Building work at Curitiba's 2014 World Cup stadium, the Arena da Baixada, has been "suspended on the orders of a Brazilian labour tribunal due to numerous and serious safety breaches," according to Tatiana Ramil of REUTERS. The Parana Regional Labor Tribunal said in a statement that judge Lorena Colnago said in her written decision, "Countless infractions have been committed, in various stages of the building project." In the "latest blow to tournament preparations," Colnago said that there was "a serious risk of workers being buried, run over and of collision, falling from heights and being hit by construction material, among other serious risks." Work is "already behind schedule at the stadium" and Colnago added that a "new inspection would have to be carried out before it could re-start." After a visit from FIFA Secretary General Jerome Valcke in August, the stadium's owner, Brazilian side Atletico Paranaense, agreed to abandon "plans to fit a retractable roof to save time." FIFA said that all stadiums "must be ready for delivery in December and no delays would be tolerated" (REUTERS, 10/2). AS reported Colnago "threatened a fine" of €165,000 ($224,268) if "construction is not suspended." The stadium was "scheduled to be completed by December and was 78.9% complete by the end of August." Arena da Baixada will host "four World Cup games, all in the first phase" (AS, 10/2).
'NO PLAN B': The BBC reported the news comes a week after an investigation "revealed that construction workers employed on another World Cup-related project faced what were termed 'slave-like' conditions." Investigators said that "more than 100 workers employed to expand Sao Paulo's international airport were living in unsuitable accommodation near the building site." Valcke said in regards to further delays that there was "no plan B" (BBC, 10/2).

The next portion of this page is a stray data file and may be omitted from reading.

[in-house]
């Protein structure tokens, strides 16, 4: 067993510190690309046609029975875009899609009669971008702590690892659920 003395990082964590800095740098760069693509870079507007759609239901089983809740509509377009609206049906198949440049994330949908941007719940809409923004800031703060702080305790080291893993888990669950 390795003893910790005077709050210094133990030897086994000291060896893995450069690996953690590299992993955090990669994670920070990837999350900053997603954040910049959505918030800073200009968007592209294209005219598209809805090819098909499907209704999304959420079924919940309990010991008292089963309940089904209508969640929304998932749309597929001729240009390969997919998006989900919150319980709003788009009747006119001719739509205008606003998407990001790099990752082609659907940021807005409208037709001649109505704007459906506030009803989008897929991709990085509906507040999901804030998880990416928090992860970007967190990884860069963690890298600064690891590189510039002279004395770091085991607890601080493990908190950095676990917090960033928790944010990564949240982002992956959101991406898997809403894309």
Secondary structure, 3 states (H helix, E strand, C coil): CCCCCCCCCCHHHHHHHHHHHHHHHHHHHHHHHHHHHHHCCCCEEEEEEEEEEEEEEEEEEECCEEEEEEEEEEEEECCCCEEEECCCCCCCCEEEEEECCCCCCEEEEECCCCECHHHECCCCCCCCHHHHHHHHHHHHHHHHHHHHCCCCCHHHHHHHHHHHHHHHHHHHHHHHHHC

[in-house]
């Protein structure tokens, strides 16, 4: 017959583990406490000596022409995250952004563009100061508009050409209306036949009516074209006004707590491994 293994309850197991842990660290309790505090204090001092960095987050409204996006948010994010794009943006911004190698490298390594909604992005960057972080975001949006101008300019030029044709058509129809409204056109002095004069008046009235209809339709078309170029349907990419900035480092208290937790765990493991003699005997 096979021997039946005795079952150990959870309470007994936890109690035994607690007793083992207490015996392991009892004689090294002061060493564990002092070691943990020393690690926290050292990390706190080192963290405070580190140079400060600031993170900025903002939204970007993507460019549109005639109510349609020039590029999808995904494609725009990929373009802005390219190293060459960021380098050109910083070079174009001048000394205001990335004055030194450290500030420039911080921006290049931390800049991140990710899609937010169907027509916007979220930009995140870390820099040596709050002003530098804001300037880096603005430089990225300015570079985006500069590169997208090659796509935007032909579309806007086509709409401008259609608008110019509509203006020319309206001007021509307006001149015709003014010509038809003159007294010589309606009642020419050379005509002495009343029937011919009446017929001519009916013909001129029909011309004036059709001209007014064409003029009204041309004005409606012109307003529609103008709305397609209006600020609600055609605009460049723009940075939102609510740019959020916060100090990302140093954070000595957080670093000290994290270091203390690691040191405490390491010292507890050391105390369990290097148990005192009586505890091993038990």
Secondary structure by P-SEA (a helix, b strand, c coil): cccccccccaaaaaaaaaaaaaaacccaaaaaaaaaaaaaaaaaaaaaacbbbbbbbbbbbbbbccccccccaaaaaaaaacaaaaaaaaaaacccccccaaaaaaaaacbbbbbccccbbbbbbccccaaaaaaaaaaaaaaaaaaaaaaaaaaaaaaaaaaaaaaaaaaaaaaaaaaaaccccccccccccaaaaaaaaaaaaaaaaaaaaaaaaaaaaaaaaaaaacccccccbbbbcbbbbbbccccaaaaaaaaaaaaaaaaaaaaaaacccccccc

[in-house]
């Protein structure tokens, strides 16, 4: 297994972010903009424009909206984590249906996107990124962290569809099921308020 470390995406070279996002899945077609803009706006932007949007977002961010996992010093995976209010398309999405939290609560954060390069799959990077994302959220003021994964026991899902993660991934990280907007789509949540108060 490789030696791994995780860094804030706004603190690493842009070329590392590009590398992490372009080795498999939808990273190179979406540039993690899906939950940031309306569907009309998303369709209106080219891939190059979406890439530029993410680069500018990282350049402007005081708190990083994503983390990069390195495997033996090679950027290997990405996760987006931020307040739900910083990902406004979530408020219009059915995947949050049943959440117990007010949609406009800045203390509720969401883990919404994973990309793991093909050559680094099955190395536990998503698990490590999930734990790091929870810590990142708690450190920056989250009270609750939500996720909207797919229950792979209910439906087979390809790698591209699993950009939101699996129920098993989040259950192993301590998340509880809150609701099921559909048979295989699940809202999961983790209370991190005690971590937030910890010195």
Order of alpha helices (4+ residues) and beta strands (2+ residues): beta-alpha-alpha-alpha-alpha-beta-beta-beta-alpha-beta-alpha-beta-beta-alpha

The "decision on the location for Bundesliga club SC Freiburg's new stadium will be delayed because evaluation reports for the Wolfswinkel site will take longer than expected," according to the BADISCHE ZEITUNG. The city announced the city council's decision "will be moved from late this year to the end of January." The reason for the delay "is that the issues surrounding the Wolfswinkel site are too complex and diverse." Freiburg Mayor Martin Haag said, "Thoroughness and enough time for discussion with citizens are more important than quickness" (BADISCHE ZEITUNG, 10/1).
The construction cost of the F1 circuit in the Russian Black Sea resort town of Sochi is to go up by one-third, the developer says. The total construction cost of the Sochi Int'l Street Circuit, which is to host an inaugural race next year, will be 11B rubles ($341M), a spokesperson for Tsentr Omega, the project’s developer company, which is run by the regional authorities, told SBD Global. He did not, however, explain why the figure was considerably higher than what was previously announced. When the agreement about holding an F1 race near Sochi was signed by Krasnodarsky Krai Governor Alexander Tkachev and F1 CEO Bernie Ecclestone in Oct. '10, the project’s total cost was estimated at $200M. In late '12, the figure of 7.9B rubles ($245M) was reported by the Russian media.
WHO GETS THE BILL? In Oct.'11, Krasnodar Krai authorities said that the federal government had earmarked just less than $200M for the construction of the circuit. It is not yet clear where the remaining cash will come from. Business daily Vedomosti quoted Gennady Sayenko, head of Tsentr Omega’s division in charge of the F1 circuit construction, as saying that that the previous estimates did not take into account some requirements by the project’s design company, Germany’s Tilke GmbH. The Grand Prix of Russia is on the F1 calendar for next year and is scheduled to run on Oct. 5. Vladimir Kozlov is a writer in Moscow.